Undecided? Spray on a scarf rather than skin: you can take it off and sniff again, later! Spraying on fabric (or your hair) also helps make it last far longer as the molecules don’t warm up so quickly (or evaporate) as on skin. As does…

Use an unscented (or matching) body lotion or oil. Fragrance doesn’t last long on dry skin (or in hot climates). It clings far longer to moisturised skin – so slather up, then spray.

Don’t know what to try next? Use our simple Find a Fragrance tool: just type the name of a fragrance you already know and love, and the so-clever algorithm suggests six new scents with similar characters to try.

Fragrance samples are THE best way to try new things, dive nose-first into a whole new house you’ve never tried or perhaps a differing perfume family than you’d normally go for.

We know that a full bottle can be a big investment and not everyone happens to live near a shop with a great selection. That’s why we put together carefully curated Discovery Boxes. Our Launches We Love Discovery Box is a stunning selection of new names, with gorgeous mini bottles and generous samples from niche and luxury houses we know you’re going to love as much as we do…

By Suzy Nightingale

Why are smell memories so strong? New research reveals startling results

We all know how transporting smell memories can be – the whiff of someone’s perfume as they pass by immediately propelling you to another time, place or person you associate it with. It has long been known our sense of smell is the strongest link to unlocking these memories, but new research has only just revealed why

An international team of scientists, led by Christina Zelano from the Northwestern University Feinberg School of Medicine, used neuroimaging and intercranial electrophysiology to discover why certain areas of the brain, such as the hippocampus, are more strongly linked with smell than any other sense. According to a report on the science news website New Atlas:

‘This new research is the first to rigorously compare functional pathways connecting different human sensory systems with the hippocampus. The striking findings reveal our olfactory pathways connect more strongly with the hippocampus than any other sense.’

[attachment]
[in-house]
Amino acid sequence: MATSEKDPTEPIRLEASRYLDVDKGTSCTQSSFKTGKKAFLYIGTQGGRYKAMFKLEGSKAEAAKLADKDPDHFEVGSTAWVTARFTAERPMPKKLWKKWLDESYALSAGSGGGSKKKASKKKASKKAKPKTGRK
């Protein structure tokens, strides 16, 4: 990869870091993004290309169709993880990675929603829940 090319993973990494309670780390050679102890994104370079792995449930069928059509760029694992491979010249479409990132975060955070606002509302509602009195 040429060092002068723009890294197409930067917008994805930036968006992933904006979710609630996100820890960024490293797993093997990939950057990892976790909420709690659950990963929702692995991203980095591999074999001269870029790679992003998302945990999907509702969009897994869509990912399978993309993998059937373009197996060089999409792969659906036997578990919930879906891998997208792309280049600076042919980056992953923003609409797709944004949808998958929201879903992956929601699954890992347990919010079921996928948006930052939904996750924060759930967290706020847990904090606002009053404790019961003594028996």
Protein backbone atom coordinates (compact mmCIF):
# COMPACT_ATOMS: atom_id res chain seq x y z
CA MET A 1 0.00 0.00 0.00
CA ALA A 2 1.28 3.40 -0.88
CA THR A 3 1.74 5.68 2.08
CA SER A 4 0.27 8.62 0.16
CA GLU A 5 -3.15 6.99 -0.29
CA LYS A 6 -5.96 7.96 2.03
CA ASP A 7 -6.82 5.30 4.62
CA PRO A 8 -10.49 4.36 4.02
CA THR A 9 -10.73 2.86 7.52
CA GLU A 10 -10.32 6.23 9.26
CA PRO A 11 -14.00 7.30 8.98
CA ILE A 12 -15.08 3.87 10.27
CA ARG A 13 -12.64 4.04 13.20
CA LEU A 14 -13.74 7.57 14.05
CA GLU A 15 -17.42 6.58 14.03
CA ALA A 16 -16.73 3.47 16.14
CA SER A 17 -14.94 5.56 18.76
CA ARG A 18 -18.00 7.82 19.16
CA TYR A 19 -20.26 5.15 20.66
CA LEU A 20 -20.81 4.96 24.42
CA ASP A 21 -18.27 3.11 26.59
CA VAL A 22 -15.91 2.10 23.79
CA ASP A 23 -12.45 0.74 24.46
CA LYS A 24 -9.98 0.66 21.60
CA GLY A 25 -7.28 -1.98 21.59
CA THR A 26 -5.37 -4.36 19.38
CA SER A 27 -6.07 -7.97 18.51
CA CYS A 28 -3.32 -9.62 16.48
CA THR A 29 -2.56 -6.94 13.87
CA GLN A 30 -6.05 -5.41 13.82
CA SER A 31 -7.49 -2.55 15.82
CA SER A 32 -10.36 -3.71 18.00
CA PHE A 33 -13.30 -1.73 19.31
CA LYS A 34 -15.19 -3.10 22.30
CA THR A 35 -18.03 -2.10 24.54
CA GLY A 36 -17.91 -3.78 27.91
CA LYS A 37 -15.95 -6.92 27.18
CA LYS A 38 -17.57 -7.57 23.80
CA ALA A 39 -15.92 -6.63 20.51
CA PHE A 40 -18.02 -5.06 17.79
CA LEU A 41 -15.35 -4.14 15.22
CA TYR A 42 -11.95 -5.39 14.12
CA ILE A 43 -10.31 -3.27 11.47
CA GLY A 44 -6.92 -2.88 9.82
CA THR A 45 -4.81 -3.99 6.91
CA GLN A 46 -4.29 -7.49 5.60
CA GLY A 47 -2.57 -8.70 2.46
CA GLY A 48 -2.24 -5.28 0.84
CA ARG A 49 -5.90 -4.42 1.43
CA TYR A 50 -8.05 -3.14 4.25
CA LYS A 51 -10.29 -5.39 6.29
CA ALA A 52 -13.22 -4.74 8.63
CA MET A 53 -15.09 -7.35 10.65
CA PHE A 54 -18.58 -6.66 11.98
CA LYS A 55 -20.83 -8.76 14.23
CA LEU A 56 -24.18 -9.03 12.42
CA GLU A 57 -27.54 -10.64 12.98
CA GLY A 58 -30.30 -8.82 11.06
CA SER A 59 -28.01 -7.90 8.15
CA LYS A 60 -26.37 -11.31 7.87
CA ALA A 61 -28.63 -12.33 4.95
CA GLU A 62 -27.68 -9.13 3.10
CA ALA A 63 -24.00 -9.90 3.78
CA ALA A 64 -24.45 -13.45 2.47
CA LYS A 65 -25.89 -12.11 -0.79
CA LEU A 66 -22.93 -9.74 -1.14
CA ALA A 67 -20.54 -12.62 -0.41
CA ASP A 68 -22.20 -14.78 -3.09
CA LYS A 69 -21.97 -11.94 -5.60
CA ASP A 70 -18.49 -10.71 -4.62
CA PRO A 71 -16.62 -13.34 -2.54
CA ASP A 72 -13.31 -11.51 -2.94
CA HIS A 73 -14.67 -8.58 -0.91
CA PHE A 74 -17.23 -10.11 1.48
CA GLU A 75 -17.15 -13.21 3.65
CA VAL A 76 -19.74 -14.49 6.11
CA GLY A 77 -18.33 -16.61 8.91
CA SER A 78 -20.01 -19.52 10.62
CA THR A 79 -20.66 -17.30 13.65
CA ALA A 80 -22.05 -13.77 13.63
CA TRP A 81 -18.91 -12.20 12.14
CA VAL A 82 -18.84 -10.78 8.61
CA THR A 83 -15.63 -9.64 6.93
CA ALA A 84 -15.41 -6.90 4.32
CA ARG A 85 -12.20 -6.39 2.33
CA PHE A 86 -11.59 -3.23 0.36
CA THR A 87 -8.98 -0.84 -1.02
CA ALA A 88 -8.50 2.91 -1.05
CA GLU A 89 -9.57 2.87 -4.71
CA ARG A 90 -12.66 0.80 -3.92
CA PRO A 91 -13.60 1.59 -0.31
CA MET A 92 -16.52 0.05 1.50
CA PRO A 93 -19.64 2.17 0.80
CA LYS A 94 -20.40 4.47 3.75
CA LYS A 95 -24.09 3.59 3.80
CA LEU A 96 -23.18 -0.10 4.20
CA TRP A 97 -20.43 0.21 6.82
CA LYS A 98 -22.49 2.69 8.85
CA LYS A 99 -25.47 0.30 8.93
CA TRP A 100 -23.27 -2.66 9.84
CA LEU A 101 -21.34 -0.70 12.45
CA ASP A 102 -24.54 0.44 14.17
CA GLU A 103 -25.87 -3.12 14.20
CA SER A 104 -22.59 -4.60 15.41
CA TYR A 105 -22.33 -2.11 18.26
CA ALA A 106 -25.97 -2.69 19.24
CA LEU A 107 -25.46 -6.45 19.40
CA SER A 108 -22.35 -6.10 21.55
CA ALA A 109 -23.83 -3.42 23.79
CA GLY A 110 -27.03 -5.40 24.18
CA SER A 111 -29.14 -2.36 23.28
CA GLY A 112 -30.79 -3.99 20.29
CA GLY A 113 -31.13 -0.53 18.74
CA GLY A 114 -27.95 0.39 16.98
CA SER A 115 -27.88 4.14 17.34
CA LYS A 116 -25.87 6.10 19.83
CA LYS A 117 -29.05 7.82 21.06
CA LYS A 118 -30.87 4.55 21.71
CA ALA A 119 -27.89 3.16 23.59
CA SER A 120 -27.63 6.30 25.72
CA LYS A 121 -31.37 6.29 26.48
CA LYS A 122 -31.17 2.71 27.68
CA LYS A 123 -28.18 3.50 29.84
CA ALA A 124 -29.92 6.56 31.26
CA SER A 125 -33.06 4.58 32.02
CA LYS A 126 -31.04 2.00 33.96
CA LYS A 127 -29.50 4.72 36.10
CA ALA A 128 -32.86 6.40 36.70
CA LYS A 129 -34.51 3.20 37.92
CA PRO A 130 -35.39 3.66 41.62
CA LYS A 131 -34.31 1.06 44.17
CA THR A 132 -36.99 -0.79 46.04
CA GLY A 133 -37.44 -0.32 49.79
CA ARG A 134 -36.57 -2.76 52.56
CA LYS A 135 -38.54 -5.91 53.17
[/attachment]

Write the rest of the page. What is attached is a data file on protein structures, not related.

‘During evolution,’ Zelano explains, ‘humans experienced a profound expansion of the neocortex that re-organised access to memory networks.’ Basically put, all other senses got re-routed as sections of our brains expanded, but smell remained intrinsically (and directly) connected to the hippocampus. Or as Zelano more scientifically puts it: ‘Vision, hearing and touch all re-routed in the brain as the neocortex expanded, connecting with the hippocampus through an intermediary-association cortex-rather than directly. Our data suggests olfaction did not undergo this re-routing, and instead retained direct access to the hippocampus.’

While this is, of course, fascinating; perhaps the more practical outcome of this, and other continuing research, is a reaffirmation of how important our sense of smell is to our wellbeing, and impacts on our every day lives even more than was previously assumed. Indeed, the discoveries of links between our sense of smell and depression (and how scent might be used in the future to treat it), has been significantly highlighted because of Covid-19 cases often suffering with anosmia (a lack of smell) and parosmia (a distorted sense of smell).

 

 

You can read more about anosmia and parosmia on our website by searching for those terms, and also in Louise Woollam’s piece about how devastating it was to lose her sense of smell as a fragrance blogger. It’s a subject Louise wrote about so movingly, again, more recently for our magazine, The Scented Letter: Perfume’s Bright Future edition. VIP Subscribers receive this magazine FREE, but you can also buy print copies, here, or purchase an International Online Subscription at only £20 for a full year of fragrant reading.

By Suzy Nightingale

Wake up and smell the coral – and climate change?

Caitlin Lawson, a marine biologist at the University of Technology Sydney in Australia, thinks we have a lot to learn about climate change from the smells that coral produce

Having witnessed the annual spawning of coral larvae, which takes place every November on the Great Barrier Reef in Australia, and describing the spectacle as being ‘like an underwater snowstorm,’ – Lawson set about her task of collecting samples of the gaseous (and rather pongy) scent chemicals they release during this orgy of olfaction. Hakai Magazine reported on her research, explaining that ‘Using advanced analytical chemistry techniques, Lawson and her colleagues are working to identify the spectrum of volatile chemicals the corals produce under different conditions. They hope that measuring these gaseous compounds can give them a way to assess the corals’ health.’

Because when you think about it: why do things smell? Why are we so receptive to these scents, and what might we learn by unravelling this secret, sniffable language?

‘All living things release volatile chemicals,’ explains the report, ‘and many species have adopted specific volatiles as communicative signals. Scientists have long studied their function in terrestrial organisms. A plant’s volatile emissions might indicate to nearby flora that an insect predator has alit, for example, or they might be used to attract another species that feeds on that predator. Detecting these chemicals also has medical uses—think of dogs sniffing out cancer or perhaps even COVID-19.’